Grant Beagan: The Finder’s Code

Jonathan Miller

1 star

This was my second goodreads giveaway win.
Here is the thing about this book. I understand that when a book is independently published the writing may not be quite as edited as one published through a more traditional route, but I have read many independently published books and not had a problem with the writing. This however, was a different story. Or should I say a… different story. Just like the last sentence, there were so many oddly placed ellipses and emphasized words that it really affected my reading experience. I feel a bit harsh saying that, and I’m not claiming that the writing process is easy, but I feel like it is not possible that I was the only one who was bothered by this. It was so unnatural and did not really seem to make sense for what the characters were trying to say.
Speaking of which, the characters really bothered me as well. I never really got a sense for who they were and the way they acted seemed very inconsistent. For example, at one point in the story, Alina agrees with a statement saying that there is no point studying Biology “When you can just be alive.” However, just a little later on, she is completely engrossed in what seems to be something resembling a Biology lecture. In similar ways, William Warrick was very formal at times and at others not at all. 
Grant’s character bothered me the most out of everyone’s, however. Not even because of the inconsistencies, but because of how genuinely rude and arrogant he was as a person. This would be alright if it was addressed, but anytime Grant said or did anything that seemed wrong, it was completely brushed aside, and in fact treated as if it was him growing up and becoming a “strong character.” Having convictions is all well and good, but there is a difference between confidence and arrogance.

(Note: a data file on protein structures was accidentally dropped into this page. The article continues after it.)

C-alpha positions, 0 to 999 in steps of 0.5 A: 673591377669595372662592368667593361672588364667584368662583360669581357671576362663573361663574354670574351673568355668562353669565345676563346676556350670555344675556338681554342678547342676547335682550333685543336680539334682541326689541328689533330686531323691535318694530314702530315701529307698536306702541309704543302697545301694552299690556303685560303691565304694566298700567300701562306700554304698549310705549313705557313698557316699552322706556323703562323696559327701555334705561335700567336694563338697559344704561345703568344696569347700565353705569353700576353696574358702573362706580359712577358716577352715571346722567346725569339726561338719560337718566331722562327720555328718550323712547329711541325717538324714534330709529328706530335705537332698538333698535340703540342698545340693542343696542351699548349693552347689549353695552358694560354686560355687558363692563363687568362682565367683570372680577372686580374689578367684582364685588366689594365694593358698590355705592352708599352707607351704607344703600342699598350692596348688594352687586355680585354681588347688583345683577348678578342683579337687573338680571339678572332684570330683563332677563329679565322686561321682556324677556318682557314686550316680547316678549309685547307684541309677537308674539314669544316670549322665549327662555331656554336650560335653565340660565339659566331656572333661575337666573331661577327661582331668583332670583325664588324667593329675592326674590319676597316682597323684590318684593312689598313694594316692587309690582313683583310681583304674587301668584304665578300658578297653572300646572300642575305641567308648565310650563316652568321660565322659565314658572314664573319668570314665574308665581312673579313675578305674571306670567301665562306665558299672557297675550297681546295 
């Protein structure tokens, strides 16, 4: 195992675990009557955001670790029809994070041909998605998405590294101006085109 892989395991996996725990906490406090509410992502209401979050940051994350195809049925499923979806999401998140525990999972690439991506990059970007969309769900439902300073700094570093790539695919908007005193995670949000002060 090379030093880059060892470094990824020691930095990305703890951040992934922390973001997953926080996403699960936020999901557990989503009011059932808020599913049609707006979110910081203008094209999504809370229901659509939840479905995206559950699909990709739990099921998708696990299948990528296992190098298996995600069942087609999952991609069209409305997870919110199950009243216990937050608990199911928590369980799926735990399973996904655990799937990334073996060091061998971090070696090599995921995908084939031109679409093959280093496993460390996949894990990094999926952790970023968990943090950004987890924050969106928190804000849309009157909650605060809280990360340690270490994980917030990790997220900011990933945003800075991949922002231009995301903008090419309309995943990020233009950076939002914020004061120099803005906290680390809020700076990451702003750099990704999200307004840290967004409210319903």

Grant leaves home and joins a secret society, completely ignoring the fact that his mother would be worried about him after he disappears for over 24 hours. When he does return home, he doesn’t honestly seem that remorseful, and the problem is, his mother isn’t even all that upset about it. Yes, she is halfheartedly feigns disappointment for about 5 minutes, but she soon is happy to go with her son to the park, mall, or wherever else, no questions asked. She also automatically believes Grant’s allegations about where he was the day before because a stranger told her to “mother to mother,” despite the fact that she had no intention of doing so just a few minutes earlier. And the part that bothered me the most was that when she refused, in no uncertain terms, her son’s request to live in Cent, but after Grant callously stated that he was doing what he wanted and she “needed to respect his decision,” his mother just cried and told him how proud she was of him. I don’t know how anyone could possibly justify the amount of disrespect it takes for a son to ignore his mother, who has raised him alone, and is telling you that you can’t move out (a fairly reasonable response at 16), that you don’t care. I am 16, so I feel justified to say this is just wrong. Even more than that, this wasn’t condemned, but rather celebrated, and I simply could not understand why.
While Grant’s relationship with his mother was awful, I was also appalled by the way that he acted towards William Warrick and the other authority figures. On his first day in a secret society at the center of the earth, he just wanders down a hallway despite repeatedly being told not to and isn’t reprimanded for it all? He isn’t even doing it secretly, but openly disobeying as he is being told not to wander off. That doesn’t make sense to me. 
That also leads into the implausibly of the whole thing. Is it really possible that in the over 100 years that William Warrick has lived he has never bothered to walk around and realize that one of the most important monuments in his society is just a replica, and the real one is kept in a building where he works all the time? And it isn’t exactly “safely hidden” there if anyone can just walk in is it? Also, the fact that the city is very literally inside the center of the earth is barely explained except to say that it is spinning fast, which hardly accounts for the lethal temperature and pressure differences. These are small things but they add up to a highly confusing narrative. 
There are other things here, but I do not want to keep nitpicking because I know that nothing is perfect. Despite the fact that I didn’t personally enjoy this book there seem to be a lot of people who did.
Thank you to the author for the free copy through goodreads giveaways.

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